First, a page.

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Volume 52, September/October 2017, Number 5 · pp. 302-307

Articles

The Brexit Dynamics: British and EU27 Challenges After the EU Referendum

Paul J. J. Welfens, David Hanrahan

Prior to the Brexit referendum, the UK government sent an information brochure to households across the country. Surprisingly, key findings of a study by the UK Treasury – including an expected per capita income loss of £1800 – were not included in the brochure. Calculations indicate that if this information had been included, the outcome of the referendum would have been 52.1% for Remain. Instead, the pro-Brexit campaign utilised anti-immigrant rhetoric to create a scapegoat for the under-provision of local public services, when actually this was due to massive cuts in budget transfers to local communities after the financial crisis. Looking ahead, major reforms are now necessary if the EU is not to disintegrate. Given the fresh support in the UK and US for banking deregulation, the EU must stand firm in support of prudential supervision and banking regulation to prevent a new international banking crisis.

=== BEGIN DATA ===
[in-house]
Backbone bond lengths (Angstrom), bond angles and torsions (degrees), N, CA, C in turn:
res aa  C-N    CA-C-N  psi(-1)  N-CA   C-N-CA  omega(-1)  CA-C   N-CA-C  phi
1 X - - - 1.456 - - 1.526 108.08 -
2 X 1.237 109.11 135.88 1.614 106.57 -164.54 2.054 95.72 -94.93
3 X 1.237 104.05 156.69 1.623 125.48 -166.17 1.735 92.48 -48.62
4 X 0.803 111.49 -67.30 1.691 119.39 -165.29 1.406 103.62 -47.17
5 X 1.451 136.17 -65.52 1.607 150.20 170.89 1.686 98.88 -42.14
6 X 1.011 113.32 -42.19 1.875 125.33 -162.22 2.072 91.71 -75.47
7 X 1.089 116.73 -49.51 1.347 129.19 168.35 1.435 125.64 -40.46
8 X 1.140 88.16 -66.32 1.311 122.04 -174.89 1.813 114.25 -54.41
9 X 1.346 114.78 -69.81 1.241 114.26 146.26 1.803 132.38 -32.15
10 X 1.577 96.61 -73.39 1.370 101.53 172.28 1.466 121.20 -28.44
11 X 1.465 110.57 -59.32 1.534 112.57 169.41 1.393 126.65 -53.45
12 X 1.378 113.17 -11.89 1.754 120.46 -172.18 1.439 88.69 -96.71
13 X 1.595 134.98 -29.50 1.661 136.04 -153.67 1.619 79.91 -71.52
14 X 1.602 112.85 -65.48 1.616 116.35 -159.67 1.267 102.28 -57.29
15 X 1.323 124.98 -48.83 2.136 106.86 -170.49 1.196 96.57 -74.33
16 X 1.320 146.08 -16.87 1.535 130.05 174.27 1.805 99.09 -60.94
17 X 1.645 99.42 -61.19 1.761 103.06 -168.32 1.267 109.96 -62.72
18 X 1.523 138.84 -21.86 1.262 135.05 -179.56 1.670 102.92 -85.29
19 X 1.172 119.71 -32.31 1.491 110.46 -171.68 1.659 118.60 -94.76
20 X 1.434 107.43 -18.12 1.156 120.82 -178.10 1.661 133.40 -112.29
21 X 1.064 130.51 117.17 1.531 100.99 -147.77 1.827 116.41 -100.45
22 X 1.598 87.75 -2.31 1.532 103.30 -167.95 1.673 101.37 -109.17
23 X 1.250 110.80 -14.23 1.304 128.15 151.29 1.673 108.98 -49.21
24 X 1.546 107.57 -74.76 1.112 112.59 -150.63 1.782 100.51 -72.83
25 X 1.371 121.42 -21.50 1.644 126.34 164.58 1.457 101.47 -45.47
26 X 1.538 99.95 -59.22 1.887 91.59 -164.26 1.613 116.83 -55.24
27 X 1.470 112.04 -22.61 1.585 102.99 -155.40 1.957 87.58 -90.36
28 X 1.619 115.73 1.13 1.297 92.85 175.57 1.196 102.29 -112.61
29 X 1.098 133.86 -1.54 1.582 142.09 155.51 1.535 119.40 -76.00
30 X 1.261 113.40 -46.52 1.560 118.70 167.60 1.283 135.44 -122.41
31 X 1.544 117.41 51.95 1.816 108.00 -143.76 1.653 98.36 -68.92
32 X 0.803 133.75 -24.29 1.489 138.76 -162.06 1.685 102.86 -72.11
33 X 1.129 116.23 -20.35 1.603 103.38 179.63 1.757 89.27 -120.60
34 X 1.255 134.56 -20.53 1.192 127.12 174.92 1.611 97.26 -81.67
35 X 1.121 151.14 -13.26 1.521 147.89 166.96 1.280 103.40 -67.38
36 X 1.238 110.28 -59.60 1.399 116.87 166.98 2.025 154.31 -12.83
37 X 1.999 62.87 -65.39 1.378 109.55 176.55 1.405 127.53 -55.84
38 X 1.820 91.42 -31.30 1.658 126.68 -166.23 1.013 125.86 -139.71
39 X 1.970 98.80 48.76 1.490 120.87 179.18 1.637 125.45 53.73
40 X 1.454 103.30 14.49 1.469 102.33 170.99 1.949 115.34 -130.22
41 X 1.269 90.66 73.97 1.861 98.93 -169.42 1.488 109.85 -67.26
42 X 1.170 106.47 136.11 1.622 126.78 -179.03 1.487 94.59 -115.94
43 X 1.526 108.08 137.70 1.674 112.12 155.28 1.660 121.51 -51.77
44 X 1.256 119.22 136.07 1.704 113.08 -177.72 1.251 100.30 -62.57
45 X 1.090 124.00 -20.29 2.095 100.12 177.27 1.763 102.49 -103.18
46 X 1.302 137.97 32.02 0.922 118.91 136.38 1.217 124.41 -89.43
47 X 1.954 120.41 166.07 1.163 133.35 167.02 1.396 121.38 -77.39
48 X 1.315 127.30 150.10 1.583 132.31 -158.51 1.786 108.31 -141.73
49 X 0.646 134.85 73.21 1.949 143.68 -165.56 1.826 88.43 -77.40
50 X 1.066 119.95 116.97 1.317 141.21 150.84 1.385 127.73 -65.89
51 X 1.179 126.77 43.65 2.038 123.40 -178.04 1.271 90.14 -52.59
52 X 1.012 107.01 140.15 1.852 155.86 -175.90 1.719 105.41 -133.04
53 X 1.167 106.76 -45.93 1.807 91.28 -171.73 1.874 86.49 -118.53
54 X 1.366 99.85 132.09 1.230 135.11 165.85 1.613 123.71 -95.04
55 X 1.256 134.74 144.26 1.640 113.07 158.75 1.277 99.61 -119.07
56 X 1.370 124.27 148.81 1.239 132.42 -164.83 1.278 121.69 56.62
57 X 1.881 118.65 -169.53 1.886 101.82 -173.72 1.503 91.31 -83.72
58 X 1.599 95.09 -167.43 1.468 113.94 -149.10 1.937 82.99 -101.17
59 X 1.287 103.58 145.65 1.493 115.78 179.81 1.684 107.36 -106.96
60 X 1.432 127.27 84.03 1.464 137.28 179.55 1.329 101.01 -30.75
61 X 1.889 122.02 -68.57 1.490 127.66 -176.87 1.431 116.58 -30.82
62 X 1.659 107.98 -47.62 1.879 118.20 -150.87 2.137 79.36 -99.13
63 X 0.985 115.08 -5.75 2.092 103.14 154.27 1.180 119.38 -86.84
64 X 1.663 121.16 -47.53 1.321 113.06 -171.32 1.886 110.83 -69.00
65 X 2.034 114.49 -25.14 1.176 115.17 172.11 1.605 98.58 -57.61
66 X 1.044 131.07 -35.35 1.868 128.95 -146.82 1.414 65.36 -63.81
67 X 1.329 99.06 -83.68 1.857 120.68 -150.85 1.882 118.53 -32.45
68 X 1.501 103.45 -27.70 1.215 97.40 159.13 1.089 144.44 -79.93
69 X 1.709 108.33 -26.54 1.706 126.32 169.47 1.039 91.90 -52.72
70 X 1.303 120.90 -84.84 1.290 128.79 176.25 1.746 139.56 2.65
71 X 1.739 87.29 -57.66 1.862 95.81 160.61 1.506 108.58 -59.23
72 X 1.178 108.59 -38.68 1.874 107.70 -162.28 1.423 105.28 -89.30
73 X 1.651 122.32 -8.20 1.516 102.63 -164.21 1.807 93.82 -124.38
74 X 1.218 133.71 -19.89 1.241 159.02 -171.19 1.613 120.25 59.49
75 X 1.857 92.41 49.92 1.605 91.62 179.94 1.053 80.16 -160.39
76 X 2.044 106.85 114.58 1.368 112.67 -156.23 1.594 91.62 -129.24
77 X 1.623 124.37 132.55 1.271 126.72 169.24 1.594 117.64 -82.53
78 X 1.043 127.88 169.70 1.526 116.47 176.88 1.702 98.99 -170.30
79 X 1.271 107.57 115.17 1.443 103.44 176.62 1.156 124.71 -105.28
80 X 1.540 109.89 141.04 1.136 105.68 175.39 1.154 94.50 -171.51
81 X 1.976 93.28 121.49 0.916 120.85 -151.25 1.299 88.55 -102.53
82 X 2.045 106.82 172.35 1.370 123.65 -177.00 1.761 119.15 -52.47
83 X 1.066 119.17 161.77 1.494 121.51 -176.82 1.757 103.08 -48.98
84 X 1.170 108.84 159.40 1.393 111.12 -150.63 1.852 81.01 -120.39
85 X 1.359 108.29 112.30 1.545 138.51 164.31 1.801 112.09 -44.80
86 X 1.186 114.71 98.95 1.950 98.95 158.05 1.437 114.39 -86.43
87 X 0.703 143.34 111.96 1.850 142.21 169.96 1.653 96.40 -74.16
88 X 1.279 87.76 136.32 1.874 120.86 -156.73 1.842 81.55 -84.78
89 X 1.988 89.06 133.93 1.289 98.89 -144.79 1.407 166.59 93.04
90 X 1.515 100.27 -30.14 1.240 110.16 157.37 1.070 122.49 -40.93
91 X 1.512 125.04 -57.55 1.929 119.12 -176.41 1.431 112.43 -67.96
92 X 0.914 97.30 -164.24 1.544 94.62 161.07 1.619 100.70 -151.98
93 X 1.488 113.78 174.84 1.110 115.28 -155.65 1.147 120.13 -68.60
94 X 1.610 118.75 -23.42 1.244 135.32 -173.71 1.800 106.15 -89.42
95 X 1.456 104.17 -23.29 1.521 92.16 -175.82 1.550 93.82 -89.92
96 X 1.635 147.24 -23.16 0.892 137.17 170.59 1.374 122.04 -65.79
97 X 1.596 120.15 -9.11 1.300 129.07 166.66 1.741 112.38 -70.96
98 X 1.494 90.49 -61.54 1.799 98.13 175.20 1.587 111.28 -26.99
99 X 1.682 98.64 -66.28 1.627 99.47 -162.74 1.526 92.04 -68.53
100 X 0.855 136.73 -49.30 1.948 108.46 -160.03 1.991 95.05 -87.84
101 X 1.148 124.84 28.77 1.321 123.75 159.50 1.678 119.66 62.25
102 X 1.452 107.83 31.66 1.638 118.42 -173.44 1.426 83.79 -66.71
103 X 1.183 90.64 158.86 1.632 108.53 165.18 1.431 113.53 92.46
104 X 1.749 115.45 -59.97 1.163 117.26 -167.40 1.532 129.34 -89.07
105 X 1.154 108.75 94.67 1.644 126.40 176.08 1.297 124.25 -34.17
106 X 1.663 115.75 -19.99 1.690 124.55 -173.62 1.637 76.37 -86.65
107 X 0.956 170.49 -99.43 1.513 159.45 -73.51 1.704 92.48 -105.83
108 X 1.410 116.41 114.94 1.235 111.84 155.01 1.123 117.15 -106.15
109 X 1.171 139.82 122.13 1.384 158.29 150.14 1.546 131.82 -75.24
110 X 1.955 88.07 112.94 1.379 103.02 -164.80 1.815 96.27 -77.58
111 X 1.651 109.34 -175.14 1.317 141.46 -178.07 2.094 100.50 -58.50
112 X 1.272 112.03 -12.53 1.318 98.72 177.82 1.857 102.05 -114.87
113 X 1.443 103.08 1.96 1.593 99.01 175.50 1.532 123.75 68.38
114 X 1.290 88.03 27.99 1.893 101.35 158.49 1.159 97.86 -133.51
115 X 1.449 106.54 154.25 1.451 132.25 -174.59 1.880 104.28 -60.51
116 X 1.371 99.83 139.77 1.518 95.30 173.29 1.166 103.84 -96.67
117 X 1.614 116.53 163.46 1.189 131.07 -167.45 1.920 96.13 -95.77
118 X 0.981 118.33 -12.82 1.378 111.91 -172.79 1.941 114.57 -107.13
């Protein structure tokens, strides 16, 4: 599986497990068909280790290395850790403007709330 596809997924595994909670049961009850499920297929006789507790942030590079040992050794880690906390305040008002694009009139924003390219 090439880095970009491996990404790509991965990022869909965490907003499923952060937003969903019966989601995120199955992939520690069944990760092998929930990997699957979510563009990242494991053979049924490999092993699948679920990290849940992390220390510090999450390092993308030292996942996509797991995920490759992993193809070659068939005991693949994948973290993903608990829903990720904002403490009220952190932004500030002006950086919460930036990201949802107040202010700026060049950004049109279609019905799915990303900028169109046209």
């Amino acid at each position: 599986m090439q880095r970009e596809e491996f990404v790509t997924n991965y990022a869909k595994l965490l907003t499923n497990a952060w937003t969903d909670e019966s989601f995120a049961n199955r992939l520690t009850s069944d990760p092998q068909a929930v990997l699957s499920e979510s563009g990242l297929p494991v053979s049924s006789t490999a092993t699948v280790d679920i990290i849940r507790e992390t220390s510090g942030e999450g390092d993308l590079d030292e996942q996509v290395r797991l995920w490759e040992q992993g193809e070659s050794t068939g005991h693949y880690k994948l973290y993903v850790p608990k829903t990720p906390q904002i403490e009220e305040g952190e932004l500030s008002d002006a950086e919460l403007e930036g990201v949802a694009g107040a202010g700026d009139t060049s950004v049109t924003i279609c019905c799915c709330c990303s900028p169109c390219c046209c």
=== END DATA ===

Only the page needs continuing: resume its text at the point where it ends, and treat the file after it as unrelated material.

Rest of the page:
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This Intereconomics article is available for free at this page after an embargo period of two years. Reading it before October 2019 is possible via SpringerLink or in the next library.